RALLY CATEGORIES EXPLAINED
The Shannons Adelaide Rally includes competitive and non-competitive touring categories to suit drivers and vehicles of all levels. Participating vehicles range from purpose-built racing machines to stock standard cars, and they compete or participate in a number of different ways.
This is the premium category in the event, running over the full four days. There are two separate competitions: Classic, for vehicles made prior to 1986, and Modern, for vehicles manufactured from 1986 onward. A third category, Category S, is available for those whose vehicles do not comply with rally regulations.
The category is timed and trophies awarded to the top three placegetters in Classic and Modern categories.
All competition cars must be fitted with safety equipment including a full roll cage, and the drivers and co-drivers must wear helmets and full safety gear.
Competitors are released at 30-second intervals on each stage and timed, and the competition is run under rally regulations.
HERITAGE TROPHY – HANDICAP COMPETITION
The Heritage Trophy competition will be run in 2019 within the Classic Competition class, with trophies for the top three placegetters. The Heritage Trophy is a handicap competition that aims to level the playing field for smaller, less powerful vehicles.
Results will be determined by taking actual stage times for each vehicle and applying a time penalty to each stage time.
HOW IT WORKS
The Penalty Factor is determined by dividing the actual engine capacity, measured in cubic centimetres, in the competing vehicle by the amount in kilograms of the STANDARD, unmodified version of the vehicle type, model and variant.
For example, a Ford XY GT Falcon with an engine capacity of 5763cc and a weight of 1524kg would have a Penalty Factor of 5763÷1524 = 3.78. A Hillman Imp, with only 998cc and 725kg would have a Penalty Factor of 998÷725 = 1.37.
The Penalty Factor is then multiplied by the number of kilometres in each stage to determine the penalty time to be added to the stage time.
Using the examples above when applied to a 5.2km stage, the Falcon would have a 19.65 second penalty applied and the Hillman Imp a 7.12 second penalty applied, thus delivering an advantage to the Hillman Imp.
The Challenge category is also competitive, with trophies awarded to the top three Classic and Modern finishers.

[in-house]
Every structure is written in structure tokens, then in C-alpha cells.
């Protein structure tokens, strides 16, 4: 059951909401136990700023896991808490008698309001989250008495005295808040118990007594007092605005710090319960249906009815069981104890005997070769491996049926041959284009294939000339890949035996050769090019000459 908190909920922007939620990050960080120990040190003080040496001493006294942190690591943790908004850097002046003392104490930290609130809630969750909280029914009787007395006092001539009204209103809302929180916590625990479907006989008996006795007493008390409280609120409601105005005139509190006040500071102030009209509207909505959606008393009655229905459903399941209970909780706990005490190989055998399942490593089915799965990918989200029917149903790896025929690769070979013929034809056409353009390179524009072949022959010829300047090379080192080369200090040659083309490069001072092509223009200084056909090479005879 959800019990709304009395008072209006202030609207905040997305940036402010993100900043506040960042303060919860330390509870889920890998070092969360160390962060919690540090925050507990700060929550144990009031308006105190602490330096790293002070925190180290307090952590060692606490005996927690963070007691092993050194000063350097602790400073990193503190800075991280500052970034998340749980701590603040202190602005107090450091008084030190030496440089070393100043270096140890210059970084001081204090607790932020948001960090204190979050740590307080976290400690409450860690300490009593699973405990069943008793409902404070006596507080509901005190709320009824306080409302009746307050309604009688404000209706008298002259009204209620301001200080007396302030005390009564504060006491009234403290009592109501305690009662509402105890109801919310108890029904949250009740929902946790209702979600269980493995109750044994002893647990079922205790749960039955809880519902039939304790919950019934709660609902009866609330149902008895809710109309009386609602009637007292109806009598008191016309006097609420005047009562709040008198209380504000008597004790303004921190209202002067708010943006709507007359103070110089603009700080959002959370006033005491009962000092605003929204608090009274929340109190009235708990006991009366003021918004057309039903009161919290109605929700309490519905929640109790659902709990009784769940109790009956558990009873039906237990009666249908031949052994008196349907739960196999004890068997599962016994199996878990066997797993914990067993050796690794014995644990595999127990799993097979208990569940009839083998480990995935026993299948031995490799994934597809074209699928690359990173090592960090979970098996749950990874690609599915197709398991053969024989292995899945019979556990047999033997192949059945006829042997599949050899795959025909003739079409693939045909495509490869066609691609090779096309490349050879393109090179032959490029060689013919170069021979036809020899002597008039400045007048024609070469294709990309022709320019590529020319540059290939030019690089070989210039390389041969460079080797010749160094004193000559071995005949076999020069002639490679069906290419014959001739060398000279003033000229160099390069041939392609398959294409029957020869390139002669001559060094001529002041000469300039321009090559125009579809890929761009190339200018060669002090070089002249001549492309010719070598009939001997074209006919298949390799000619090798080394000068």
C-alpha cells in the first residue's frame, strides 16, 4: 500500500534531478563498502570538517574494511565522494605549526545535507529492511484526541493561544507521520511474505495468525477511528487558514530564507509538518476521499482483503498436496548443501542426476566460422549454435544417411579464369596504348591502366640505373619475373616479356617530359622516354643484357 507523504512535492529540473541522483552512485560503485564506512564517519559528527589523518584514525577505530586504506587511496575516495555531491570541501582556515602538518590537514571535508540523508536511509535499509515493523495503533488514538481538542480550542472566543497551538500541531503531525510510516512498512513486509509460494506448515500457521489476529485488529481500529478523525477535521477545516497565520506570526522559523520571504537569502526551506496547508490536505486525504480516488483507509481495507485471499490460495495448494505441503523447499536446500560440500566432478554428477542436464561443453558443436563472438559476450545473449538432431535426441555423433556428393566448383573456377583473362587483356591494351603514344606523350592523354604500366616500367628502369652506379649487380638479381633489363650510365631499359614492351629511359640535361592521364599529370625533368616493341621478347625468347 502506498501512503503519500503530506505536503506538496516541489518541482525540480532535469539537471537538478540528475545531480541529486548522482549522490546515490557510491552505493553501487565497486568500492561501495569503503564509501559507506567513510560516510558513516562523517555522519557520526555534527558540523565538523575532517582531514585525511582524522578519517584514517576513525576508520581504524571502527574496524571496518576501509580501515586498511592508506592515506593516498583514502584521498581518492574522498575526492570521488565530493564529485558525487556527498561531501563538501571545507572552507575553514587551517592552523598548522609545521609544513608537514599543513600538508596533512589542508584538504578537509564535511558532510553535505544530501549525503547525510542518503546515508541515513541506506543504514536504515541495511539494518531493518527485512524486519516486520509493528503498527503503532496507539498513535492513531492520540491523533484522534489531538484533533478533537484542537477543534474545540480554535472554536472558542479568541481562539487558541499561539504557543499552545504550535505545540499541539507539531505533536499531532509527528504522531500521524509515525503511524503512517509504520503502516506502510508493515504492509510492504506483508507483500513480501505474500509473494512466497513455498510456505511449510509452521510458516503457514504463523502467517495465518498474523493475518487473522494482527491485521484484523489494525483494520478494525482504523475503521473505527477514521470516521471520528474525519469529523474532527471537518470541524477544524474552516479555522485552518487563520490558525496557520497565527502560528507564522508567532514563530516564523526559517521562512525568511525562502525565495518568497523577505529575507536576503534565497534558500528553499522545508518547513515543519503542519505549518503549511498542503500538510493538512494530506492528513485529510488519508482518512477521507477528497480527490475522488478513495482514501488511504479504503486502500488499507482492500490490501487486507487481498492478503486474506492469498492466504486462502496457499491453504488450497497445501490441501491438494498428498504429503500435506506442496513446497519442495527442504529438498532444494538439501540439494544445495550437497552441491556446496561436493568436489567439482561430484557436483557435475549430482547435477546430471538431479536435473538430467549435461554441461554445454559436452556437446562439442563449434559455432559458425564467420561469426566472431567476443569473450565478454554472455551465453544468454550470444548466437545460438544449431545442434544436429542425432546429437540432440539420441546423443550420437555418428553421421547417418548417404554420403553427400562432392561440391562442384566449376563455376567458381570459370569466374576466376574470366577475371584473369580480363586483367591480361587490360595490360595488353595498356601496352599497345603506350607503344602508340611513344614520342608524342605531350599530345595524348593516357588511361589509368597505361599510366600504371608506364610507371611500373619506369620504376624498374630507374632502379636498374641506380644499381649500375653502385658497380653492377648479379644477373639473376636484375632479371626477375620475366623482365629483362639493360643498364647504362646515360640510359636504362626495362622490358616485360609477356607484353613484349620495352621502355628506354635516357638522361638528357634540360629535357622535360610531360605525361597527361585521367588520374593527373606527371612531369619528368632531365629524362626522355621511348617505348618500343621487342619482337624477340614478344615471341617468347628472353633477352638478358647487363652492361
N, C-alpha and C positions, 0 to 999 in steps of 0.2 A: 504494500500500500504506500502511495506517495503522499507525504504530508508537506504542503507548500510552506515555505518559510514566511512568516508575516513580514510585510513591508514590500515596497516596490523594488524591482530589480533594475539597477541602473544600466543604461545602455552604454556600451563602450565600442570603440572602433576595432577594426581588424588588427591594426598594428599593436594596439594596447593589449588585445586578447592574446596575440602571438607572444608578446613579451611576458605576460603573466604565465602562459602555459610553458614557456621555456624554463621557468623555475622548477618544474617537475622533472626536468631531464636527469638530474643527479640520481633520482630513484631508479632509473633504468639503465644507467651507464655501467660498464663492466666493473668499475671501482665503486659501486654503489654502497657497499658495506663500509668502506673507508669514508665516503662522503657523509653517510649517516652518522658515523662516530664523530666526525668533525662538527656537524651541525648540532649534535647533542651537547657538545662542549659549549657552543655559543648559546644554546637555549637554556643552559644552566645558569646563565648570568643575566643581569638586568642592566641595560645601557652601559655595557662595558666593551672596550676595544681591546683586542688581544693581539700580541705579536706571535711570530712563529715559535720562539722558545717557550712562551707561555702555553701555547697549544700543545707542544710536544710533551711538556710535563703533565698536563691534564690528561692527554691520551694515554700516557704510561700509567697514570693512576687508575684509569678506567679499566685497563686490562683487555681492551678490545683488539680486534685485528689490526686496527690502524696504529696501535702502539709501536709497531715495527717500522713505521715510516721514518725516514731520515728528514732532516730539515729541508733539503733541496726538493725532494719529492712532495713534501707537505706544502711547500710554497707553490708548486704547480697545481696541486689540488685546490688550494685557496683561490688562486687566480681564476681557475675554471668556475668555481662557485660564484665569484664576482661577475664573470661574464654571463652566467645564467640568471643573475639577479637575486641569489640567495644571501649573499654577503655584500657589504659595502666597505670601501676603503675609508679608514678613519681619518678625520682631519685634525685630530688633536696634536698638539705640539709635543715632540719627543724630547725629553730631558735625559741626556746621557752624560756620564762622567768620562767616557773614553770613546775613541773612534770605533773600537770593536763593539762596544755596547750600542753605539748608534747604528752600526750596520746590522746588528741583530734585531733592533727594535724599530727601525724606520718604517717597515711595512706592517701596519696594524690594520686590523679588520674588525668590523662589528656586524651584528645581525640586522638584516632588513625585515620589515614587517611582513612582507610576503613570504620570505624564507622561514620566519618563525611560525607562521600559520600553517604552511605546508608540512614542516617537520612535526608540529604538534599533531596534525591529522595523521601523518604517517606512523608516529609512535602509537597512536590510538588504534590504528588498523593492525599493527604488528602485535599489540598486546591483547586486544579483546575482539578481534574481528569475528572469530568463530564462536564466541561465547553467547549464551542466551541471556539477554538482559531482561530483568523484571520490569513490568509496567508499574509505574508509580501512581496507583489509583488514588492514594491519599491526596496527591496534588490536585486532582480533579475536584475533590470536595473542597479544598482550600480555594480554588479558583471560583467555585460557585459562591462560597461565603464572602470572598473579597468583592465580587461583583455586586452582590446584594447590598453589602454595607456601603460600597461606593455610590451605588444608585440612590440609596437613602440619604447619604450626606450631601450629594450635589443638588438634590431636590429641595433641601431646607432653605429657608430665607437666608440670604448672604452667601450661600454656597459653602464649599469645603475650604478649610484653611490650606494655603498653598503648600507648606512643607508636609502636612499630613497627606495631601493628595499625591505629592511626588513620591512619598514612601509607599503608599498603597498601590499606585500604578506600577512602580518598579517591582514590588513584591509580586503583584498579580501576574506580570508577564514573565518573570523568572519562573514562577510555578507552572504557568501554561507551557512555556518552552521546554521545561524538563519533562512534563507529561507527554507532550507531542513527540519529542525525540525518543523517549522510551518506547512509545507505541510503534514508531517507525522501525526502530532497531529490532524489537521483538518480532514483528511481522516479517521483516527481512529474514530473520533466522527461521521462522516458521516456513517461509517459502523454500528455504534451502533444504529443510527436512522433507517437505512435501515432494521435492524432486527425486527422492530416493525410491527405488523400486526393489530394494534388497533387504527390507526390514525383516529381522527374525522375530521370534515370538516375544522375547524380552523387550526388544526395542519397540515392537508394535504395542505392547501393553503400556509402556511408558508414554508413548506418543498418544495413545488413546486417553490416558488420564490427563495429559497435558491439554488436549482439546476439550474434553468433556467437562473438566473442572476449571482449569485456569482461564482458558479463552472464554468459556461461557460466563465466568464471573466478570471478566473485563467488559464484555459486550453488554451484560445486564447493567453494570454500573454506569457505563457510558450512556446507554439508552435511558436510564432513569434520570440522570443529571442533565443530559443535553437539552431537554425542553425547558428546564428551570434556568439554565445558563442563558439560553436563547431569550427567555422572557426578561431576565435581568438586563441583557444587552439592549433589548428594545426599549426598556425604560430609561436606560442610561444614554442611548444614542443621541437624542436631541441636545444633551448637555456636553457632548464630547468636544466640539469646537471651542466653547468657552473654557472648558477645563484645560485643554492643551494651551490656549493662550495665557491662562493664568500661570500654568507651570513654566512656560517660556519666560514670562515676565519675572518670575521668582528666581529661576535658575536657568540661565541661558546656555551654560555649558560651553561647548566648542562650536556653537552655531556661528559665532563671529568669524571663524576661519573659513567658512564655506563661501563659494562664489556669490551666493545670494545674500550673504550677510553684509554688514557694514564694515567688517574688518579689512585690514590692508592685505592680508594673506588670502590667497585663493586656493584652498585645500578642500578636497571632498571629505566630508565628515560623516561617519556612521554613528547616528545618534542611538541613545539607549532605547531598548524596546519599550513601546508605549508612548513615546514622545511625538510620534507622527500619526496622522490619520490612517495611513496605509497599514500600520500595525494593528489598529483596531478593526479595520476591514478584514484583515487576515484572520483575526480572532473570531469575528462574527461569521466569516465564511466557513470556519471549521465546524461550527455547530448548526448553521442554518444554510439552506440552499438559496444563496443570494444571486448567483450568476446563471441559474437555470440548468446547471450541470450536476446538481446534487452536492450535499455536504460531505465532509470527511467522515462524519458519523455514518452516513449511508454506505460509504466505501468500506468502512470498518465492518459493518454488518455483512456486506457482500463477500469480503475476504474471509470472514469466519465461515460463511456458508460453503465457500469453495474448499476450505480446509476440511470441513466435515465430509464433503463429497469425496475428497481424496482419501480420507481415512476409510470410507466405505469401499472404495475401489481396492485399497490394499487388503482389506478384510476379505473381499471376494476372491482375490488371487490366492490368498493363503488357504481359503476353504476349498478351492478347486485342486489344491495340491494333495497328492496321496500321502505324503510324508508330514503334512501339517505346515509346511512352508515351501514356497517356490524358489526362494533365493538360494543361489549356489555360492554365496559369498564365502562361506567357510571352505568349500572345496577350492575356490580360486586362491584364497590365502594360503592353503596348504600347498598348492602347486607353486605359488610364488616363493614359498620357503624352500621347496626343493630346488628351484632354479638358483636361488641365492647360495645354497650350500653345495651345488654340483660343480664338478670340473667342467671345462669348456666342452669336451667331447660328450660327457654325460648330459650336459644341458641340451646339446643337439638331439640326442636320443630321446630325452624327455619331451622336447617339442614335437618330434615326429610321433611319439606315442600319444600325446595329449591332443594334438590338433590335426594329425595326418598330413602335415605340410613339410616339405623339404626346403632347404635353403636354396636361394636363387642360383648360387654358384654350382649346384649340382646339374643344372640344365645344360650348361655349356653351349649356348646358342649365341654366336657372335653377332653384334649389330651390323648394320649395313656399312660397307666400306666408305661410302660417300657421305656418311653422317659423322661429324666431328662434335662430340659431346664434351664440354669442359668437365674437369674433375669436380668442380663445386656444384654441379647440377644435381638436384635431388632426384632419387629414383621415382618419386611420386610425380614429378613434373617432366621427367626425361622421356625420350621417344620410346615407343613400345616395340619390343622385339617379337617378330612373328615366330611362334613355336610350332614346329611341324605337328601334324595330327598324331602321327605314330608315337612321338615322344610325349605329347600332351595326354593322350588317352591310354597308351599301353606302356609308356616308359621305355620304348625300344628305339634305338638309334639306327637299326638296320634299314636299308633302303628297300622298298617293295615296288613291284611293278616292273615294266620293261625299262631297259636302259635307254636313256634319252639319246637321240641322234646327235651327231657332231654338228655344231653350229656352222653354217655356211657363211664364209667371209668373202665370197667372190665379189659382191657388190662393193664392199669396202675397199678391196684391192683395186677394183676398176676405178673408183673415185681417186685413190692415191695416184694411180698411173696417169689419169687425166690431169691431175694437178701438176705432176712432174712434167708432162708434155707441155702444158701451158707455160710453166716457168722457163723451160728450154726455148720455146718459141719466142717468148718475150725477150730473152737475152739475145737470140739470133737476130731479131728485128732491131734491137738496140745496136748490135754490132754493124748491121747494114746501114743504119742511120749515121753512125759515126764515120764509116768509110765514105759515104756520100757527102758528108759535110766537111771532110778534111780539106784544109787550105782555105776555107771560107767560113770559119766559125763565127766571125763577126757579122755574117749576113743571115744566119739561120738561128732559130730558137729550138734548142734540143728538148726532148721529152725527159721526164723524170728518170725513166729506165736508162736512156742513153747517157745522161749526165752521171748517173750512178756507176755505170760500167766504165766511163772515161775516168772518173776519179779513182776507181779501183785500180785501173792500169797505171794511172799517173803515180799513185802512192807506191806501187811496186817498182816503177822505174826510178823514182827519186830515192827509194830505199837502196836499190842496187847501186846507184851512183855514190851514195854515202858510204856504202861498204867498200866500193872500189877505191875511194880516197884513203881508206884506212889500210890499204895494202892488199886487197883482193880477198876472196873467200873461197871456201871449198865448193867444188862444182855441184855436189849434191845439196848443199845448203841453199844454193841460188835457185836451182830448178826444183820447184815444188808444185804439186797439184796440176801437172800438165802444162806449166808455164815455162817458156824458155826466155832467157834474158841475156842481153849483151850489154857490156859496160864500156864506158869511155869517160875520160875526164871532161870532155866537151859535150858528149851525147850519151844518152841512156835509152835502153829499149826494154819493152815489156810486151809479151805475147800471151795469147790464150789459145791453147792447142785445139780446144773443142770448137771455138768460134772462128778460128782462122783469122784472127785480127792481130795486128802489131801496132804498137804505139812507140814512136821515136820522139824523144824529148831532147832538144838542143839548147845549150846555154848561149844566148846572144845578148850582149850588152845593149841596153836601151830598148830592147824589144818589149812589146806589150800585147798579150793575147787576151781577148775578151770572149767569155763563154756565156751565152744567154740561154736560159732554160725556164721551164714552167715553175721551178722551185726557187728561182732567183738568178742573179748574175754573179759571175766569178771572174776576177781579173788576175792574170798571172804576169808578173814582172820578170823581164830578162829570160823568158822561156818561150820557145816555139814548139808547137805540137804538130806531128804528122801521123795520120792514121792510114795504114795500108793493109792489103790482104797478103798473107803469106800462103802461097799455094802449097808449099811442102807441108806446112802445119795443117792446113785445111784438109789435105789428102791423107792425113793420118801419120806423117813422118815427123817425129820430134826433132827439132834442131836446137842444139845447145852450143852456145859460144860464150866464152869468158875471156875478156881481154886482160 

Challenge entrants have a speed limit of 130kmh, which is monitored by a Rallysafe device, with penalties for breaches of this limit. Technical freedoms exist in this class to allow entrants with highly modified street cars and hillclimb cars to enter, which may otherwise not meet regulations for the main competition.
A half roll cage is sufficient for this category, along with other safety requirements.
Redefining the spirited drive, the Spirit category runs over the Thursday, Friday and Saturday of the Shannons Adelaide Rally.
Spirit is an untimed, non-competitive category, with a speed limit on closed-road stages of 120kmh, monitored by a Rallysafe device. Entrants are required to wear helmets and meet other safety requirements.
While non-competitive, Spirit offers drivers the opportunity to focus purely on driving at swift road speeds, without oncoming traffic, cyclists or pedestrians
The Main Tour category is all about the freedom of closed-road touring. Nowhere in Australia is there a tour with such intense serpentine roads in such close proximity to the event base and one with such a festive feel.
Participants run ahead of the Adelaide Rally competitors in packets, each with a tour leader who sets a swift and enjoyable pace on narrow, serpentine roads. Tour vehicles are required to observe posted speed limits, which allows for spirited driving on the tight and technical roads chosen for the Rally course.
The Main Tour incorporates various manufacturer tour groups.
The Shannons Prima Tour is a one-day event that is integrated into Day Two of the Shannons Adelaide Rally. It is open to modern and classic cars. The Prima Tour is a leisurely drive through some of the state's most picturesque driving roads, with a shot of adrenaline before lunch.
As with the Main Tour, participants must observe posted speed limits, which allows for a challenging and enjoyable experience, using both sides of the road on five serpentine stages, including Anstey Hill, Chain of Ponds and Corkscrew.